Did you ever stop to think, and forget to start again? –A. A. Milne
One of my goals for this summer in Arizona was to go through a lifetime’s worth of debris and discard the worthless junk and organize and store those things we want to keep for the future. One particular challenge was to sort through the old photo gear. We have camera stuff going back to the 1950’s: Equipment inherited from my dad, Elisa’s grandfather and uncle, and all our stuff. Most of it was hurriedly thrown into cardboard boxes in the aftermath of Harvey.
Going through a pile of obsolete or broken bodies, I found a 32 GB CF card that I had forgotten about. On it were four or five hundred images I had forgotten about, also. Most of the images were Texas Gulf Coast stuff from five or six years ago. Many shots were attempts to deal with the murky and broken light of Texas Gulf Coast barrier island oak mottes during spring migration using flash.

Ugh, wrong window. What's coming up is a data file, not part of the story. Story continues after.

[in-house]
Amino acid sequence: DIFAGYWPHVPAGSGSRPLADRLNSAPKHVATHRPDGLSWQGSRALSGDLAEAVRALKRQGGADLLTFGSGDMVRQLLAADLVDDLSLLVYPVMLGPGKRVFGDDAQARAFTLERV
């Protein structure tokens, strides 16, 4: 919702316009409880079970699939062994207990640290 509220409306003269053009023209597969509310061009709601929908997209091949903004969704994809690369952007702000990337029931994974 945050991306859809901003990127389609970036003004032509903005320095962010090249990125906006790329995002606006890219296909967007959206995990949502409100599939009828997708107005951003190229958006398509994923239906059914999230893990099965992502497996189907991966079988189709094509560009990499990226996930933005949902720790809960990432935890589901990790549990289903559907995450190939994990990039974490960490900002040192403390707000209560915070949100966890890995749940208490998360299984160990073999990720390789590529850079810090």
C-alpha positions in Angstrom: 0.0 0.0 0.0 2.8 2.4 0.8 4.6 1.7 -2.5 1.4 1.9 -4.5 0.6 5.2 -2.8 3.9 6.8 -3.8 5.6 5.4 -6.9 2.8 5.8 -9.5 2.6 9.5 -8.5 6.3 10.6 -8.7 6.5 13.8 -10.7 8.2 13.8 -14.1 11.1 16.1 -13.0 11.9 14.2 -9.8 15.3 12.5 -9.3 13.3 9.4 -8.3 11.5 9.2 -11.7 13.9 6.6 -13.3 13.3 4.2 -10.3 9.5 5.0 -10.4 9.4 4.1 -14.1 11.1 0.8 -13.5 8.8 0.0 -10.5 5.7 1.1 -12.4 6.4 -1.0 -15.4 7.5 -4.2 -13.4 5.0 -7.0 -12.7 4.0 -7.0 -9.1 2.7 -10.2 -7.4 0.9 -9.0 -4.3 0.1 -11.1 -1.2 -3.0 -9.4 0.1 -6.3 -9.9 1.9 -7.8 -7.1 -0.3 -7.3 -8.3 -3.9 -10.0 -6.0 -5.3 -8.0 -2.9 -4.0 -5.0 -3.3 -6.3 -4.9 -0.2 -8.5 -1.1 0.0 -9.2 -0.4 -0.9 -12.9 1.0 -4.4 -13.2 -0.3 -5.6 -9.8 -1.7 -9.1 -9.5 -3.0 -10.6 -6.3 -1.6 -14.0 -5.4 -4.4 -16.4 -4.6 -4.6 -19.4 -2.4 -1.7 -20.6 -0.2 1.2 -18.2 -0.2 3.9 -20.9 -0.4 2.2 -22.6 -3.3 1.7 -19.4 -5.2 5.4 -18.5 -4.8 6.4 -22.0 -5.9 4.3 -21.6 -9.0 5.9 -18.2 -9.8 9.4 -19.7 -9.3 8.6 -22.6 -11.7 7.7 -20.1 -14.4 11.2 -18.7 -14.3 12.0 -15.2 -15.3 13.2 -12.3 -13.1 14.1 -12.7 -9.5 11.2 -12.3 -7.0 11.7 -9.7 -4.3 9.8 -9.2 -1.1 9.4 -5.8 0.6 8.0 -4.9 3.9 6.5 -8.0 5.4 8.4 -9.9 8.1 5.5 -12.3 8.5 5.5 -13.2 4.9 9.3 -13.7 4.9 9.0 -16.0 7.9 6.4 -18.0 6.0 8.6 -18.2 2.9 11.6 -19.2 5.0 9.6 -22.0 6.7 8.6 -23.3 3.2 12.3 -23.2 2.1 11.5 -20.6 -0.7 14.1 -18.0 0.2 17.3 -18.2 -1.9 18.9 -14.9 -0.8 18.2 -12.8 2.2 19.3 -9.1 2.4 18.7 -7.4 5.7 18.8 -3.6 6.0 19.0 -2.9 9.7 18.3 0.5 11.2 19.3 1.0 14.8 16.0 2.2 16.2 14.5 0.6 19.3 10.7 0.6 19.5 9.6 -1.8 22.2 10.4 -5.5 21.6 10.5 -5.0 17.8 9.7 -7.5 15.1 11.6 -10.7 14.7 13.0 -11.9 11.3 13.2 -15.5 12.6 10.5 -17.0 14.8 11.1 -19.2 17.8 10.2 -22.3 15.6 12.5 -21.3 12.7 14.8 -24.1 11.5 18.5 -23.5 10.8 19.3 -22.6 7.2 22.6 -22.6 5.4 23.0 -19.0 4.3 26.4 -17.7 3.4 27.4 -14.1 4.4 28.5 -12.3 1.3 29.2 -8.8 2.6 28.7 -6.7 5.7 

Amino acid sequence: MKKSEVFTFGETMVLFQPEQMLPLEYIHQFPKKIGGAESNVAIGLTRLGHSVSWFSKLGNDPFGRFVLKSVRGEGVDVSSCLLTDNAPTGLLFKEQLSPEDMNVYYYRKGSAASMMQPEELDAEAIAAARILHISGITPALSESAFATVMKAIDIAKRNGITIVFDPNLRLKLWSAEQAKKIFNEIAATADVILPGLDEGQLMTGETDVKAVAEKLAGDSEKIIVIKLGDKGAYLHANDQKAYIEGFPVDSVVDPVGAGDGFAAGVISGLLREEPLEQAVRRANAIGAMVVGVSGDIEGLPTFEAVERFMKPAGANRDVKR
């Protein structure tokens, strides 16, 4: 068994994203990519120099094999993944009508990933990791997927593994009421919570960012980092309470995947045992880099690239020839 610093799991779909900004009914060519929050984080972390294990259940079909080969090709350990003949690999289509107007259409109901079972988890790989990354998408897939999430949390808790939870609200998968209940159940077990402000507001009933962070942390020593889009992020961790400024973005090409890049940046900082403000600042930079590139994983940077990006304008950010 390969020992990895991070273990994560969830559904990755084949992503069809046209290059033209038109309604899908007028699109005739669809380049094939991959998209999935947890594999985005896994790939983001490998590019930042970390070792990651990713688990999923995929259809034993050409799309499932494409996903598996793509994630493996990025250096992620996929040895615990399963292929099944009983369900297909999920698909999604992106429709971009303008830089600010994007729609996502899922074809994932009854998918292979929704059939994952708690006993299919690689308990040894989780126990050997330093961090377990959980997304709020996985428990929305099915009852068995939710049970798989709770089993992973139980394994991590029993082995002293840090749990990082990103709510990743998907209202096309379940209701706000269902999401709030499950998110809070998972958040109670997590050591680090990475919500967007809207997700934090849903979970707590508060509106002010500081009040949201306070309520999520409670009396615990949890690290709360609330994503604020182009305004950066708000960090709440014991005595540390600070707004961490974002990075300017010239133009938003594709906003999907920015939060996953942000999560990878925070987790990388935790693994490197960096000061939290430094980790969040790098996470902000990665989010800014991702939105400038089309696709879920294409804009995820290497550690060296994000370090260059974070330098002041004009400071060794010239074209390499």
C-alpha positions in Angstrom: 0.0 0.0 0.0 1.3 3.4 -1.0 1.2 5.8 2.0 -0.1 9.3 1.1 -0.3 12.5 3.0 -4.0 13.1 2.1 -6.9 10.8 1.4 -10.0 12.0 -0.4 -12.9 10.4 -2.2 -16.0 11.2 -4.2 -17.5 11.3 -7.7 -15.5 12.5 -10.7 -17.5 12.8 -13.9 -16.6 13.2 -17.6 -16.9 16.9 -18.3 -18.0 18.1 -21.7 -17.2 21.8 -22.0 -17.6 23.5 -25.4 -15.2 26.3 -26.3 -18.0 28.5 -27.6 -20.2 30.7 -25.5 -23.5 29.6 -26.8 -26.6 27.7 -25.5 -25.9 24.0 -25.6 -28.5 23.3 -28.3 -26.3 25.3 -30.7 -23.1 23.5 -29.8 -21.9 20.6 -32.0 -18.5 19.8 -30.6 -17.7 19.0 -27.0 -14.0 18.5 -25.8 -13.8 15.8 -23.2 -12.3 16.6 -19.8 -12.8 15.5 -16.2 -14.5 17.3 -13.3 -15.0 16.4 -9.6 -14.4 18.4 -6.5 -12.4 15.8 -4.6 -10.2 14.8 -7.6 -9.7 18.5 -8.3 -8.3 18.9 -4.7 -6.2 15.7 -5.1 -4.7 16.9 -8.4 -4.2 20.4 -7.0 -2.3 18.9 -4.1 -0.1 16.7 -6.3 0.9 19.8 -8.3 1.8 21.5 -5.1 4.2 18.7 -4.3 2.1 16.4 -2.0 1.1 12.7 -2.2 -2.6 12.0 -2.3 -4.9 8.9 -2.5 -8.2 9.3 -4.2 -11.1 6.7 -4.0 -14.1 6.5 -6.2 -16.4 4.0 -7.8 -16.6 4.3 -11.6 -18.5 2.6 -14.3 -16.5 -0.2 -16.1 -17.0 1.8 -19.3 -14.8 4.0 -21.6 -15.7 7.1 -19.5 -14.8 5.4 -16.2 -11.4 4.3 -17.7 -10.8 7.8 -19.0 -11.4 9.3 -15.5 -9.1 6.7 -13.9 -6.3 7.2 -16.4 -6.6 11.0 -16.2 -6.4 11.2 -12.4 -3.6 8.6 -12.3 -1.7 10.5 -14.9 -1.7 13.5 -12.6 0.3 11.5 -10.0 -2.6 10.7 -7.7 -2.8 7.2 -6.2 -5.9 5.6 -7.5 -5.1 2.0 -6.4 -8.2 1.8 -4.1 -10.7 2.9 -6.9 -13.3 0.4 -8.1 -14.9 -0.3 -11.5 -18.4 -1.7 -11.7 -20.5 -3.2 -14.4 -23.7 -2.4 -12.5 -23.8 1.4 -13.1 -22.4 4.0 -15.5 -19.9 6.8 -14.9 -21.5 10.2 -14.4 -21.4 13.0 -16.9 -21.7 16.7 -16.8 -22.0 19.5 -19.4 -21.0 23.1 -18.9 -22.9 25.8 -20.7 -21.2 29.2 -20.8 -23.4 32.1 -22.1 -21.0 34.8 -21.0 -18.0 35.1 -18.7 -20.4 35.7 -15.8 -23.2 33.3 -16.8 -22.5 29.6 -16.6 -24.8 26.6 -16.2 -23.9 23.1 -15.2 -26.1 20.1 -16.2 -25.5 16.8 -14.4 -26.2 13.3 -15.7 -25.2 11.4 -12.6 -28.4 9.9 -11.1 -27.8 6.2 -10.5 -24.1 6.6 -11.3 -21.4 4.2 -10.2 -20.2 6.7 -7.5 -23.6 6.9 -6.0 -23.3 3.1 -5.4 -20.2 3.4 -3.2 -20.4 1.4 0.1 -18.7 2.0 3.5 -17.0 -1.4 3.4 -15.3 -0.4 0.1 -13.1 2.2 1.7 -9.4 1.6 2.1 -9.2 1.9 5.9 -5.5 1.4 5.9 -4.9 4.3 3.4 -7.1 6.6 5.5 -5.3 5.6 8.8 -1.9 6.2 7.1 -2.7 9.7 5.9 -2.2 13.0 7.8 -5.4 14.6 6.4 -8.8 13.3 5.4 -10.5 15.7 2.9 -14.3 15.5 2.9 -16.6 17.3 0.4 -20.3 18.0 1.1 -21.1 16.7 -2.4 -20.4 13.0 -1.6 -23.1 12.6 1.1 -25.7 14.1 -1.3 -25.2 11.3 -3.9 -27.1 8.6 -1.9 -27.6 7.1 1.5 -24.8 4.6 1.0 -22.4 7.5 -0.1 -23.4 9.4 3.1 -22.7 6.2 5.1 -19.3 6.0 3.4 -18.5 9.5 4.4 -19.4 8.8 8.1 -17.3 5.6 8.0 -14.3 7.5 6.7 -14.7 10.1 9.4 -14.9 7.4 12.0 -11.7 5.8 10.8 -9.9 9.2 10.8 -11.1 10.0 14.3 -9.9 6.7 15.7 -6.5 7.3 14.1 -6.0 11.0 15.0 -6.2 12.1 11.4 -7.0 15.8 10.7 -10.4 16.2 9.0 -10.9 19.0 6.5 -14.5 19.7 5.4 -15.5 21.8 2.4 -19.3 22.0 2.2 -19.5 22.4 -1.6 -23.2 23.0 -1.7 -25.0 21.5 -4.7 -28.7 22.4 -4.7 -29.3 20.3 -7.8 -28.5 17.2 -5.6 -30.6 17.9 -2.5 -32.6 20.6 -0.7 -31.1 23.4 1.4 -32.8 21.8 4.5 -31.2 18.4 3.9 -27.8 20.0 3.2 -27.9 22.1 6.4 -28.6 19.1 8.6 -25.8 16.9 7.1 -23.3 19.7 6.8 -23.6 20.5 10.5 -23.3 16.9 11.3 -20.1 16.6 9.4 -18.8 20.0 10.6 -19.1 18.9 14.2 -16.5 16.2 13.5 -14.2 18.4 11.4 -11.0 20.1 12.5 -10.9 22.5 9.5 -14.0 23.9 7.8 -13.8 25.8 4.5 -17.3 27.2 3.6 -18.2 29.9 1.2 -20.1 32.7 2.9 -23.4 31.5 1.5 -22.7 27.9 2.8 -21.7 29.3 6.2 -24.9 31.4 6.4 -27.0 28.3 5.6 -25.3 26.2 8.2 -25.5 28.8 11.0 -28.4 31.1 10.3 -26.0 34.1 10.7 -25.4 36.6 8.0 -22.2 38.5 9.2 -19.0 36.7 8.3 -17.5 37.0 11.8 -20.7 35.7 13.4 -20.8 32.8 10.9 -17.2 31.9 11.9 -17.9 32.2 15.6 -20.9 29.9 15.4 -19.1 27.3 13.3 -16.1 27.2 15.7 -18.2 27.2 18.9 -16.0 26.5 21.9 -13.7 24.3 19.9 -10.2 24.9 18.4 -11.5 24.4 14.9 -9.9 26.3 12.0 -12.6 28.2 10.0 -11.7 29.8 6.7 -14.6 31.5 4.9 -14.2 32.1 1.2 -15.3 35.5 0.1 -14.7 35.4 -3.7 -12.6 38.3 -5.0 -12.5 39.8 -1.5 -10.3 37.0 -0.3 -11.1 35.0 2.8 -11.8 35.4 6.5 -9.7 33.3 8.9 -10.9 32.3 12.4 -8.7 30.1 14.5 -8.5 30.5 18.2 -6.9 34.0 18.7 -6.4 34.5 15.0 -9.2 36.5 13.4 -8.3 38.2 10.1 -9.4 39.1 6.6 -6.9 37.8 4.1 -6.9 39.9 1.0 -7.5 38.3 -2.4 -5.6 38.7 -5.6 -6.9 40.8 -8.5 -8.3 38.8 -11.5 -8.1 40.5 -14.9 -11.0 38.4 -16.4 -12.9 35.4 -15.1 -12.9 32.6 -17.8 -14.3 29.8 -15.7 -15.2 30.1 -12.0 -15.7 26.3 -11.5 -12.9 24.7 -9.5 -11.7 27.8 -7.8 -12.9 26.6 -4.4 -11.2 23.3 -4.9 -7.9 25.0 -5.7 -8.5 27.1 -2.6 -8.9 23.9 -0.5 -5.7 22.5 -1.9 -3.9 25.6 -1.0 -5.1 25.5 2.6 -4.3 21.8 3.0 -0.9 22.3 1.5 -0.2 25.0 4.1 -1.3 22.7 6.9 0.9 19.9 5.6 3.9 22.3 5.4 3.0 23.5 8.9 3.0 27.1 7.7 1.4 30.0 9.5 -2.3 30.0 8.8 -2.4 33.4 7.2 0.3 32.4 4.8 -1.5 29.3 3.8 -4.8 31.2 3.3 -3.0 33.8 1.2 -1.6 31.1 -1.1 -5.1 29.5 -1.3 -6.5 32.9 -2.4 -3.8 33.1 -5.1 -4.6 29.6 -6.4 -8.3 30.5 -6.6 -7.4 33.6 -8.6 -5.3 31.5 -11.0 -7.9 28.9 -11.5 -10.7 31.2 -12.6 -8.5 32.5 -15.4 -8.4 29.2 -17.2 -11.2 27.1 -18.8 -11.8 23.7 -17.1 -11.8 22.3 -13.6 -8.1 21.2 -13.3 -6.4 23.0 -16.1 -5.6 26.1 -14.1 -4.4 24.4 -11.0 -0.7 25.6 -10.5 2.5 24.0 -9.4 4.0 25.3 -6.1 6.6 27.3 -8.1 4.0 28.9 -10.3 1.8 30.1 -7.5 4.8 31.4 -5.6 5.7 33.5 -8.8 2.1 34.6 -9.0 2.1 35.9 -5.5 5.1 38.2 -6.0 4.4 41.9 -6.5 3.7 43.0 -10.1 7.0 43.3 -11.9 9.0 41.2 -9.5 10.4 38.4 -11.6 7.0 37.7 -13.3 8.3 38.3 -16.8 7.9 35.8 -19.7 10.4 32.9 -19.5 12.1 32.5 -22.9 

I can almost feel the heat, the air heavy with humidity and the frequent sting of mosquitoes piercing my clothes–so different from the recent adventures featuring the blistering glare and UV fog of high altitude Arizona, but so similar in the sense of possibility of see something new.
Clearly the richness of your life depends upon the richness of your memories. Photography contributes to memory, if only in diverting our minds from the meaningless rubbish of contemporary daily life back to things . . . worth remembering.
We photographers deal in things which are continually vanishing, and when they have vanished there is no contrivance on earth can make them come back again. We cannot develop and print a memory. –Henri Cartier-Bresson
©2018 Christopher R. Cunningham. All rights reserved. No text or images may be duplicated or distributed without permission.